“If I feel like King King, I’ll throw like King King.” -Jack Morris prior to the 1991 World Series.
“I wrote this speech thinking this was going to be it. It’s not it. You guys went and screwed up my whole speech. We’ve got to come back here on Tuesday and drink some more beer.” -Kent Hrbek after what was supposed to be the last regular season game at the Metrodome.
“We’re gonna do this f@$(ing thing over again. I just f&%(ed it up.” -Bert Blyleven
“Please stop throwing things! This is an important game. Now quit this!” -Bob Casey, on the P.A., chiding Twins fans for throwing things at Chuck Knoblauch
“You name it, I’ve got it. Some players have to be 100 percent (to play), but I don’t.” – Torii Hunter
November 17, 2009
Via Star Tribune
I would prefer the alternate home uniform be the every day home uniform, but overall I like the new look.
September 25, 2009
I was actually okay with the Twins fading from the pennant race. I wasn’t actively rooting for them to fail, just simply acknowledging the fact that a pennant run and baseball playoffs would be far down on my list of priorities this fall.
Life is changing at my house, for the better, but at this moment the change is not coming without its growing pains. I started a new job in September, teaching at a junior high – my first real, full time job in almost a year and a half. Though the bulk of school is over, I still have a thesis to write, to be completed by December. On top of all of that we are happily expecting a new Twins fan at the end of next month. All we know is that he is a boy and he hiccups a lot (and that, based on the first child, he might be here any day now).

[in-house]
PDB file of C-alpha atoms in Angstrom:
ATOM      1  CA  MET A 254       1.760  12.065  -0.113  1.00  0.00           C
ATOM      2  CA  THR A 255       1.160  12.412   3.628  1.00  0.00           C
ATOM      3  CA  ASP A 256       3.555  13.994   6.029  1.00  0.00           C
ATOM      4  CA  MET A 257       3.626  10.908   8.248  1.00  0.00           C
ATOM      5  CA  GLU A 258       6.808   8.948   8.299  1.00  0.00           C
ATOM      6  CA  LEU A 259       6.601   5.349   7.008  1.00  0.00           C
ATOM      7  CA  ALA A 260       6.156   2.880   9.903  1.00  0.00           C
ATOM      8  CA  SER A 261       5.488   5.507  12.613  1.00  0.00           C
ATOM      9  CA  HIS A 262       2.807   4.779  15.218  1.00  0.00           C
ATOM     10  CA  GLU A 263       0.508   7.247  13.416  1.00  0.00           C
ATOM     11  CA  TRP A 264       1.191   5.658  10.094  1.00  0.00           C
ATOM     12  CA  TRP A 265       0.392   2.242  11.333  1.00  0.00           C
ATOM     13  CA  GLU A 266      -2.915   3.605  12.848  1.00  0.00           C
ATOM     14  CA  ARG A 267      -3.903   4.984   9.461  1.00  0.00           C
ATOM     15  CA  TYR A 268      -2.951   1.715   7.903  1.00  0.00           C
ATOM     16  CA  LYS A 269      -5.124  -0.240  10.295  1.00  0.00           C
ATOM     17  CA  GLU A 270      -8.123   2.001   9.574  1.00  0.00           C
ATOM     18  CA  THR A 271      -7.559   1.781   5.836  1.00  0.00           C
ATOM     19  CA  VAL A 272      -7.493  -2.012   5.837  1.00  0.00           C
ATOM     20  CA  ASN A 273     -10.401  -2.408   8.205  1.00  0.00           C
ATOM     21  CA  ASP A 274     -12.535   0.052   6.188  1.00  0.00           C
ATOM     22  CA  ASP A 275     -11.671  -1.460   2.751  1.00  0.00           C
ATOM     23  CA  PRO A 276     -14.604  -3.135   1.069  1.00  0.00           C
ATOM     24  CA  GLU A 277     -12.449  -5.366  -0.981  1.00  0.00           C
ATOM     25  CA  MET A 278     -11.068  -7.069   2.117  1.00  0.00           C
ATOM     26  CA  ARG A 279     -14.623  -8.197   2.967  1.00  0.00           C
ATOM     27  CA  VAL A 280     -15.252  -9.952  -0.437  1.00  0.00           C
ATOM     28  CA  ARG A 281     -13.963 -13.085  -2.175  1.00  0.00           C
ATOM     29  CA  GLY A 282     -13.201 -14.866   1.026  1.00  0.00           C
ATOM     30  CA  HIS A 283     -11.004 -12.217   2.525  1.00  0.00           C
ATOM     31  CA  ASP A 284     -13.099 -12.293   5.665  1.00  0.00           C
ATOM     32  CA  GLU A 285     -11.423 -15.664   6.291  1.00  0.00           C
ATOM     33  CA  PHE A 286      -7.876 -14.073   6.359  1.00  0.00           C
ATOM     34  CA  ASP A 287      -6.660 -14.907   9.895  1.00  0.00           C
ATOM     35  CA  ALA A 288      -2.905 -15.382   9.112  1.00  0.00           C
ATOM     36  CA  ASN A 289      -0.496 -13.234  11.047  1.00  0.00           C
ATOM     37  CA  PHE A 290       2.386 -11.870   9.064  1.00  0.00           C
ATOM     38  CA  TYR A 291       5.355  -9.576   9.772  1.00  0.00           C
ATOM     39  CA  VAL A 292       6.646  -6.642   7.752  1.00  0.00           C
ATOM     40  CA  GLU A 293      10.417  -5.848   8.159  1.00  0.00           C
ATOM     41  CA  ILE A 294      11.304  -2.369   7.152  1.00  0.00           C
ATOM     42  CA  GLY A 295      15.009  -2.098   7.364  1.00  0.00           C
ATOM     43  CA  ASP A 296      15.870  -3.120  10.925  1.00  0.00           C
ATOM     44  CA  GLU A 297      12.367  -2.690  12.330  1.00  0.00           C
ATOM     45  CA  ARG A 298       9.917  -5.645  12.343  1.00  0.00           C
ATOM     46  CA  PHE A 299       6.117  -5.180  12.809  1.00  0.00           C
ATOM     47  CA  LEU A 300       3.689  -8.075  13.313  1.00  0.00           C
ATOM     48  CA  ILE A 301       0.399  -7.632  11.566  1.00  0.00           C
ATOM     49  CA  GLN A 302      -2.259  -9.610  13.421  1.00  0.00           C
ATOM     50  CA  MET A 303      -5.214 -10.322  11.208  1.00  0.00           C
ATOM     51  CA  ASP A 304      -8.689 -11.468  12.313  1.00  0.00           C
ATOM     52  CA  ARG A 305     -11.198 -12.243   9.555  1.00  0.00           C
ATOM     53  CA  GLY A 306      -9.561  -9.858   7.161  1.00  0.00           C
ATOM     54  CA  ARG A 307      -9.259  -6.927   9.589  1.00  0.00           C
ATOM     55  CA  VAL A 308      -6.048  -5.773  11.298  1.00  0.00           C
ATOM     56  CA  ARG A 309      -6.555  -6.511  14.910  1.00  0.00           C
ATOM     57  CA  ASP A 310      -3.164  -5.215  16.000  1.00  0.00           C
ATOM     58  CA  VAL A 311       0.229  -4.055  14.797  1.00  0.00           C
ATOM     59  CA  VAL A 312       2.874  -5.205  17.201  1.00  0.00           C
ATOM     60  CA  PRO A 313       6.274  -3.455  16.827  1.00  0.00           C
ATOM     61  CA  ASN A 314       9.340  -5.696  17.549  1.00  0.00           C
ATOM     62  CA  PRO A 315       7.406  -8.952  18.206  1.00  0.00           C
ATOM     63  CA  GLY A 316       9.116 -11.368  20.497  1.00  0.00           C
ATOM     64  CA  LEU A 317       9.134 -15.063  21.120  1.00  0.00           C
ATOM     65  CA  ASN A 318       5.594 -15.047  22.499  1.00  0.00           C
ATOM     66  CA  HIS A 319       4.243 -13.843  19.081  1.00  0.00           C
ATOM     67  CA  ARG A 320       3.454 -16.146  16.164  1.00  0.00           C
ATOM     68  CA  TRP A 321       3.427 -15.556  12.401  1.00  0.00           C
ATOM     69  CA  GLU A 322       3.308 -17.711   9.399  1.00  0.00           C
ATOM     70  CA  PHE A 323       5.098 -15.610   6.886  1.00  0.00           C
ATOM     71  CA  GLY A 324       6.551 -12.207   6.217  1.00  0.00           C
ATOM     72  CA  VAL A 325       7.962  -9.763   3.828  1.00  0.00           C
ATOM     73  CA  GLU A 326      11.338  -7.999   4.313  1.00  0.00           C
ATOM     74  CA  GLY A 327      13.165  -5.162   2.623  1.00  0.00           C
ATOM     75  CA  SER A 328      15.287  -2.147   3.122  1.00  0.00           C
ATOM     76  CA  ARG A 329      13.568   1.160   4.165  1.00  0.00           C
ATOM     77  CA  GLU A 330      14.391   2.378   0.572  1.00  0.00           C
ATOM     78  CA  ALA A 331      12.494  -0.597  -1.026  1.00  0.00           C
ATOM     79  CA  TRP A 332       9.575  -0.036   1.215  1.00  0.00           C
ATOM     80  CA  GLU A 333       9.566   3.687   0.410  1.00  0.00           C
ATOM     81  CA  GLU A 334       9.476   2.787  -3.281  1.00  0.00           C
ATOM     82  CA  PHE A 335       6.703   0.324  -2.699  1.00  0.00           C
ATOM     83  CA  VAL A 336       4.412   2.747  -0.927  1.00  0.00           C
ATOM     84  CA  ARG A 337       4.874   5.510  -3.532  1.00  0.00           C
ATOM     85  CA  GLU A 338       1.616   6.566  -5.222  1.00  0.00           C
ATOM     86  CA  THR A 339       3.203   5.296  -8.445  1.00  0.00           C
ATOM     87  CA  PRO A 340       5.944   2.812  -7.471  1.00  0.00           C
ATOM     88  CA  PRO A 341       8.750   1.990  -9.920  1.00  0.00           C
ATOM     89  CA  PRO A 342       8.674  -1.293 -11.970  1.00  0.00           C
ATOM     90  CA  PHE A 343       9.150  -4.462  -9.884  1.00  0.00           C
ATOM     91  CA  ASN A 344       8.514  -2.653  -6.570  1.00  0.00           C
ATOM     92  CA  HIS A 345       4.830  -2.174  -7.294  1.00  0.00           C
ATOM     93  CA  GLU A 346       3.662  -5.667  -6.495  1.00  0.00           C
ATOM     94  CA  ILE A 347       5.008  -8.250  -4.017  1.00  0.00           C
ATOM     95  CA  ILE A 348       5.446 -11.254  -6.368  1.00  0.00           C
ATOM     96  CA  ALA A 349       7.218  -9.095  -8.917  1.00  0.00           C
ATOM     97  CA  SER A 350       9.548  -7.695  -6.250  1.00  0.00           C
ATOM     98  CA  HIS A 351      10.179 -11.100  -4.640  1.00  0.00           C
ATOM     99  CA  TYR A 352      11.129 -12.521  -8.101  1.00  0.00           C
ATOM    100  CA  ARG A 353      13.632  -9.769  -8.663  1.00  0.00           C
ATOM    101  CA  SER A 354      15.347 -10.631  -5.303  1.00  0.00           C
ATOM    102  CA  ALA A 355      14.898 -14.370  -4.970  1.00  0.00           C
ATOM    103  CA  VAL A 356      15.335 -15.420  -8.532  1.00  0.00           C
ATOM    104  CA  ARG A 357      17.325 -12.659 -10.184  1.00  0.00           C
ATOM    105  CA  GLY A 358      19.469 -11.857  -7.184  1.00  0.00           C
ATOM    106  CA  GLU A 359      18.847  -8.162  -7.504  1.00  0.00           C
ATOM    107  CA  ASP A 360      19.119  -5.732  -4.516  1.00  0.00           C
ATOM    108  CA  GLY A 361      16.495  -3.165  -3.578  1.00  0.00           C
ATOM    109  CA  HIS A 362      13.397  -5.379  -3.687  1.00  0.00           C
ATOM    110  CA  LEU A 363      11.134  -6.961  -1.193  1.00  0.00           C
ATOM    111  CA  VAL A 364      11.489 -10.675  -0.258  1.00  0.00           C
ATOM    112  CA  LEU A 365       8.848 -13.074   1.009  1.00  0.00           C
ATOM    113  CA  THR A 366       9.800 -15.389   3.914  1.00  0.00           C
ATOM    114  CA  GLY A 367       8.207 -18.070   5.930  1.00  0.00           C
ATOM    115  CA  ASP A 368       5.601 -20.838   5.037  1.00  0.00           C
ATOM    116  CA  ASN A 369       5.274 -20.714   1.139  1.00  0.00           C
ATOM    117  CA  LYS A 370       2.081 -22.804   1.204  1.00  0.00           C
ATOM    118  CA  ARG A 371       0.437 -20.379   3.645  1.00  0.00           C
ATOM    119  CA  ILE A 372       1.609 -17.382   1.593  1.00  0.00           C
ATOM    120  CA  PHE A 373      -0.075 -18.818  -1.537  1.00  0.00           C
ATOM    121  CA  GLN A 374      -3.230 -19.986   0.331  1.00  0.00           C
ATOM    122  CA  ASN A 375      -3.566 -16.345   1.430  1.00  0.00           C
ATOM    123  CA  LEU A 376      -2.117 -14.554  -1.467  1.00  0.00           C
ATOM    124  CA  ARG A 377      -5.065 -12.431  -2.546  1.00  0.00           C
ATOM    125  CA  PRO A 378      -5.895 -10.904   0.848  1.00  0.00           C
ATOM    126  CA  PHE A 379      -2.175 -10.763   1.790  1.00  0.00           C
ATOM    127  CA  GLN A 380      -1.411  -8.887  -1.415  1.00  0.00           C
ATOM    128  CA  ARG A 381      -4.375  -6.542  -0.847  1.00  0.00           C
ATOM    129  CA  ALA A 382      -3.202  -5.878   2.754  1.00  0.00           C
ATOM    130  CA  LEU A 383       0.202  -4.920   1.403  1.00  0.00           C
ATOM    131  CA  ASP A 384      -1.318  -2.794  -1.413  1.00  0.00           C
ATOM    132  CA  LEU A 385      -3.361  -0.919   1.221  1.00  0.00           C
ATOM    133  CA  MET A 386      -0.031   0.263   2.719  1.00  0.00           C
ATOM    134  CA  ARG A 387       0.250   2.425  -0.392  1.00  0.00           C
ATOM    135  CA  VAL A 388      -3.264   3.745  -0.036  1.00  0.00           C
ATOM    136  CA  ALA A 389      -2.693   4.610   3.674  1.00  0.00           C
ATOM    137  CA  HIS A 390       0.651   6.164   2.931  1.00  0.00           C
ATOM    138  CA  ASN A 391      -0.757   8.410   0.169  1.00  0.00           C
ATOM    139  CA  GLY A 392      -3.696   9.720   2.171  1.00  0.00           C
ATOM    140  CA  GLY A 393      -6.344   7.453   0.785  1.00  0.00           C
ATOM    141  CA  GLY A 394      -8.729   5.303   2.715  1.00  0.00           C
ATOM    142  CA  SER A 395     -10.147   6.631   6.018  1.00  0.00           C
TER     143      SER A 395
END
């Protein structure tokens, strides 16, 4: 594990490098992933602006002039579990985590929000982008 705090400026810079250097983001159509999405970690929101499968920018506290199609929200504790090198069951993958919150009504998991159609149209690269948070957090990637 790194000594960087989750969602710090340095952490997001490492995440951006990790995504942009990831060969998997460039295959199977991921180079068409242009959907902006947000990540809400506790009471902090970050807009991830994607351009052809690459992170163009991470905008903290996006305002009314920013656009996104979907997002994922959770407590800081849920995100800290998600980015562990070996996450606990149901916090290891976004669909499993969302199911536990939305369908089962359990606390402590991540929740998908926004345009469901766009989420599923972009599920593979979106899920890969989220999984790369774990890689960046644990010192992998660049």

Add all of that together and life has become a little full.
I had considered offering the obligatory farewell and “I don’t get paid to blog and something has gotta give” post a few times over the last month, but ultimately decided that I like research and writing too much to just quit. Posts may be a bit more sporadic here, but I intend to keep CW running with at least a few original posts a week. There will likely be an extended break towards the end of October, filled no doubt with pictures of the future battery (the 2 1/2 year old has already shown a preference towards catching, so hopefully the younger one is a lefty), but overall I intend to plow forward.
Even with everything going on, however, I still would manage to find time for playoff run. Just sayin…
July 21, 2009
I had a chance to catch a ballgame between the LaCrosse Loggers and Rochester Honkers at the Lumberyard in LaCrosse over the weekend. The teams are both members of the Northwoods League, a summer wood bat league for college athletes that is very similar to the Cape Cod League.
After I waited in line for food for the first two innings of the game, my family and I were treated to a well-played ballgame. It was a pitcher’s duel throughout, with Lakeville, MN native Bret Mitchell pitching for Rochester against Steve Gruver, who pitches for the University of Tennessee during the school year. The respective pitchers held the opposition to just a single run through seven innings of work for each.
With the score still tied at 1-1 in the bottom of the ninth inning, LaCrosse’s catcher Robert Brantly (from UC-Riverside) hit a walk-off, three-run home run to earn the home team a 4-1 victory.
I complain in this space about the length of major league games often, and found an antidote that evening in LaCrosse. The time of game was a tidy 2:27, meaning that I missed just about a fifth of that waiting in line for a “Logger Dog,” but was able to stay, two-year-old in tow, for the entire nine innings.
The grandparents were in charge of the camera, so there aren’t any pictures of the actual baseball game – just the important stuff: